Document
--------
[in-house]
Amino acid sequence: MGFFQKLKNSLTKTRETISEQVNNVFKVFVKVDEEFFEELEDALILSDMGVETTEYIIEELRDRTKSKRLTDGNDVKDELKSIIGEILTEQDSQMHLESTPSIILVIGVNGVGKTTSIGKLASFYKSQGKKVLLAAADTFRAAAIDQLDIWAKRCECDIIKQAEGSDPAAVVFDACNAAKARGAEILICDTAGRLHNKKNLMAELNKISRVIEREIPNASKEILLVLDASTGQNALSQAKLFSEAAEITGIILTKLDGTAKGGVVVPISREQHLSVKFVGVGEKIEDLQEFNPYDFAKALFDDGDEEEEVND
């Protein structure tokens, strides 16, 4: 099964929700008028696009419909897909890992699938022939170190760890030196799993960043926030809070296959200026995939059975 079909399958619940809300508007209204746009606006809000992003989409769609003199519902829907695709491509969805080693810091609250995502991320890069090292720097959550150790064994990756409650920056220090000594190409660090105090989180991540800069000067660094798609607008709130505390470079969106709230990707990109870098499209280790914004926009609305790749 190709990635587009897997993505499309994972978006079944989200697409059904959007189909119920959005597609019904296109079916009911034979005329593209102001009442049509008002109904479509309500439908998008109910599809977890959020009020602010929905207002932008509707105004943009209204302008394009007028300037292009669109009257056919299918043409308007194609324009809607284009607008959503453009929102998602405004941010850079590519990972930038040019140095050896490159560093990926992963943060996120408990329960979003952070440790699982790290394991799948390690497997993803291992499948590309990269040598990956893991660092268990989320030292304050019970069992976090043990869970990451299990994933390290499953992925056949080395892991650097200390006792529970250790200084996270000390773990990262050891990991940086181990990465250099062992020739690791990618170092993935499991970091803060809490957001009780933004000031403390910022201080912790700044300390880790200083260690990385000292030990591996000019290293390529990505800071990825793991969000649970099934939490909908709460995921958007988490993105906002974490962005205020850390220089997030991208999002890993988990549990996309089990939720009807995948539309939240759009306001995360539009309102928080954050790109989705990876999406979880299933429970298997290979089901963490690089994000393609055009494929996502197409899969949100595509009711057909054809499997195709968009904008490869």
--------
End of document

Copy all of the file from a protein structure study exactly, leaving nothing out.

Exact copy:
[in-house]
Amino acid sequence: MGFFQKLKNSLTKTRETISEQVNNVFKVFVKVDEEFFEELEDALILSDMGVETTEYIIEELRDRTKSKRLTDGNDVKDELKSIIGEILTEQDSQMHLESTPSIILVIGVNGVGKTTSIGKLASFYKSQGKKVLLAAADTFRAAAIDQLDIWAKRCECDIIKQAEGSDPAAVVFDACNAAKARGAEILICDTAGRLHNKKNLMAELNKISRVIEREIPNASKEILLVLDASTGQNALSQAKLFSEAAEITGIILTKLDGTAKGGVVVPISREQHLSVKFVGVGEKIEDLQEFNPYDFAKALFDDGDEEEEVND
């Protein structure tokens, strides 16, 4: 099964929700008028696009419909897909890992699938022939170190760890030196799993960043926030809070296959200026995939059975 079909399958619940809300508007209204746009606006809000992003989409769609003199519902829907695709491509969805080693810091609250995502991320890069090292720097959550150790064994990756409650920056220090000594190409660090105090989180991540800069000067660094798609607008709130505390470079969106709230990707990109870098499209280790914004926009609305790749 190709990635587009897997993505499309994972978006079944989200697409059904959007189909119920959005597609019904296109079916009911034979005329593209102001009442049509008002109904479509309500439908998008109910599809977890959020009020602010929905207002932008509707105004943009209204302008394009007028300037292009669109009257056919299918043409308007194609324009809607284009607008959503453009929102998602405004941010850079590519990972930038040019140095050896490159560093990926992963943060996120408990329960979003952070440790699982790290394991799948390690497997993803291992499948590309990269040598990956893991660092268990989320030292304050019970069992976090043990869970990451299990994933390290499953992925056949080395892991650097200390006792529970250790200084996270000390773990990262050891990991940086181990990465250099062992020739690791990618170092993935499991970091803060809490957001009780933004000031403390910022201080912790700044300390880790200083260690990385000292030990591996000019290293390529990505800071990825793991969000649970099934939490909908709460995921958007988490993105906002974490962005205020850390220089997030991208999002890993988990549990996309089990939720009807995948539309939240759009306001995360539009309102928080954050790109989705990876999406979880299933429970298997290979089901963490690089994000393609055009494929996502197409899969949100595509009711057909054809499997195709968009904008490869």